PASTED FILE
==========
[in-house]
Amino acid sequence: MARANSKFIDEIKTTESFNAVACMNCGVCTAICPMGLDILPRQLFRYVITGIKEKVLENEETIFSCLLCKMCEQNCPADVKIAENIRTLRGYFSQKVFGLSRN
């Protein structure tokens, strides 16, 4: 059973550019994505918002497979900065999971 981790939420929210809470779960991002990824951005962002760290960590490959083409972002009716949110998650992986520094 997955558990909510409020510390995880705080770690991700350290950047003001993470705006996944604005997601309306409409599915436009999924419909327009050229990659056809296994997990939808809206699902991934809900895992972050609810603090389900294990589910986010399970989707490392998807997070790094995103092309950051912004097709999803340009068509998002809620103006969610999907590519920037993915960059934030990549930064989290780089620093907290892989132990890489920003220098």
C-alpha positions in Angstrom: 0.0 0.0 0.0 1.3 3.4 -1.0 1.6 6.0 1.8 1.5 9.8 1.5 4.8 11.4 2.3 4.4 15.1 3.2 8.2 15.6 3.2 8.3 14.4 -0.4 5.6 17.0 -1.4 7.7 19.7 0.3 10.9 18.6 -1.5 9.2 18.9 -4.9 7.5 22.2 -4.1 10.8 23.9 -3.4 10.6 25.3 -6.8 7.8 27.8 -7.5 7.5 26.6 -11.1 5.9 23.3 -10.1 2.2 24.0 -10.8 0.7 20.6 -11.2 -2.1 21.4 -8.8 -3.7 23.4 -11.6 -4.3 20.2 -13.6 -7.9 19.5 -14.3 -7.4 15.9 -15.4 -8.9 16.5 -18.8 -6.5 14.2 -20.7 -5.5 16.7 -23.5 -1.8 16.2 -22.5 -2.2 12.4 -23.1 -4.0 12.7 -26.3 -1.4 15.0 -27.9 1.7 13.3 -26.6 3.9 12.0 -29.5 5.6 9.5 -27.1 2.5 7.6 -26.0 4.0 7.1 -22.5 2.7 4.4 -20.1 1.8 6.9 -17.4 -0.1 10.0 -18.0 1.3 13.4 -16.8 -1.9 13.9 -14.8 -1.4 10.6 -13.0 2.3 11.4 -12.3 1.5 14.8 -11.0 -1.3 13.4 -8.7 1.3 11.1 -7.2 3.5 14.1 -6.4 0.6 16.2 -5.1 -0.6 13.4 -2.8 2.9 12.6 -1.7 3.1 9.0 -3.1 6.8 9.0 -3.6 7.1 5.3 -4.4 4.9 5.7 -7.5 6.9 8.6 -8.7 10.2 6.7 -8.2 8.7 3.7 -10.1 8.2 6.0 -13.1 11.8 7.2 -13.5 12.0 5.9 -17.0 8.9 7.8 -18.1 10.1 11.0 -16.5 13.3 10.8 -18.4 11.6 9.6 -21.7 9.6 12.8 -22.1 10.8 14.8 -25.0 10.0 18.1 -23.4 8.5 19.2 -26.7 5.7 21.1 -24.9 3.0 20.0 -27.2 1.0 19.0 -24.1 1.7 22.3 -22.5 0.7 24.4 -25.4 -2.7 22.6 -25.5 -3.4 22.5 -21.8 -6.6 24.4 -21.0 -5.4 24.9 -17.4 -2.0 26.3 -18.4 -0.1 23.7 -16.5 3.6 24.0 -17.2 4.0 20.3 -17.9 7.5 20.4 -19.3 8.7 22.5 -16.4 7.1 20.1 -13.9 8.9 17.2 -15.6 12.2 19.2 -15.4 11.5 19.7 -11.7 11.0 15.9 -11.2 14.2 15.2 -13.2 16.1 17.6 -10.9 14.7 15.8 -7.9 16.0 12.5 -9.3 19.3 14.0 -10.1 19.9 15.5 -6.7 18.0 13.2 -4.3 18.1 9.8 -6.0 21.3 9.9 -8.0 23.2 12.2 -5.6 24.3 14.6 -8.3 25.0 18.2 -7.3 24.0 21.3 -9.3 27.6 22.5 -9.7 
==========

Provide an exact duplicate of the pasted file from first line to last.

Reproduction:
[in-house]
Amino acid sequence: MARANSKFIDEIKTTESFNAVACMNCGVCTAICPMGLDILPRQLFRYVITGIKEKVLENEETIFSCLLCKMCEQNCPADVKIAENIRTLRGYFSQKVFGLSRN
């Protein structure tokens, strides 16, 4: 059973550019994505918002497979900065999971 981790939420929210809470779960991002990824951005962002760290960590490959083409972002009716949110998650992986520094 997955558990909510409020510390995880705080770690991700350290950047003001993470705006996944604005997601309306409409599915436009999924419909327009050229990659056809296994997990939808809206699902991934809900895992972050609810603090389900294990589910986010399970989707490392998807997070790094995103092309950051912004097709999803340009068509998002809620103006969610999907590519920037993915960059934030990549930064989290780089620093907290892989132990890489920003220098």
C-alpha positions in Angstrom: 0.0 0.0 0.0 1.3 3.4 -1.0 1.6 6.0 1.8 1.5 9.8 1.5 4.8 11.4 2.3 4.4 15.1 3.2 8.2 15.6 3.2 8.3 14.4 -0.4 5.6 17.0 -1.4 7.7 19.7 0.3 10.9 18.6 -1.5 9.2 18.9 -4.9 7.5 22.2 -4.1 10.8 23.9 -3.4 10.6 25.3 -6.8 7.8 27.8 -7.5 7.5 26.6 -11.1 5.9 23.3 -10.1 2.2 24.0 -10.8 0.7 20.6 -11.2 -2.1 21.4 -8.8 -3.7 23.4 -11.6 -4.3 20.2 -13.6 -7.9 19.5 -14.3 -7.4 15.9 -15.4 -8.9 16.5 -18.8 -6.5 14.2 -20.7 -5.5 16.7 -23.5 -1.8 16.2 -22.5 -2.2 12.4 -23.1 -4.0 12.7 -26.3 -1.4 15.0 -27.9 1.7 13.3 -26.6 3.9 12.0 -29.5 5.6 9.5 -27.1 2.5 7.6 -26.0 4.0 7.1 -22.5 2.7 4.4 -20.1 1.8 6.9 -17.4 -0.1 10.0 -18.0 1.3 13.4 -16.8 -1.9 13.9 -14.8 -1.4 10.6 -13.0 2.3 11.4 -12.3 1.5 14.8 -11.0 -1.3 13.4 -8.7 1.3 11.1 -7.2 3.5 14.1 -6.4 0.6 16.2 -5.1 -0.6 13.4 -2.8 2.9 12.6 -1.7 3.1 9.0 -3.1 6.8 9.0 -3.6 7.1 5.3 -4.4 4.9 5.7 -7.5 6.9 8.6 -8.7 10.2 6.7 -8.2 8.7 3.7 -10.1 8.2 6.0 -13.1 11.8 7.2 -13.5 12.0 5.9 -17.0 8.9 7.8 -18.1 10.1 11.0 -16.5 13.3 10.8 -18.4 11.6 9.6 -21.7 9.6 12.8 -22.1 10.8 14.8 -25.0 10.0 18.1 -23.4 8.5 19.2 -26.7 5.7 21.1 -24.9 3.0 20.0 -27.2 1.0 19.0 -24.1 1.7 22.3 -22.5 0.7 24.4 -25.4 -2.7 22.6 -25.5 -3.4 22.5 -21.8 -6.6 24.4 -21.0 -5.4 24.9 -17.4 -2.0 26.3 -18.4 -0.1 23.7 -16.5 3.6 24.0 -17.2 4.0 20.3 -17.9 7.5 20.4 -19.3 8.7 22.5 -16.4 7.1 20.1 -13.9 8.9 17.2 -15.6 12.2 19.2 -15.4 11.5 19.7 -11.7 11.0 15.9 -11.2 14.2 15.2 -13.2 16.1 17.6 -10.9 14.7 15.8 -7.9 16.0 12.5 -9.3 19.3 14.0 -10.1 19.9 15.5 -6.7 18.0 13.2 -4.3 18.1 9.8 -6.0 21.3 9.9 -8.0 23.2 12.2 -5.6 24.3 14.6 -8.3 25.0 18.2 -7.3 24.0 21.3 -9.3 27.6 22.5 -9.7 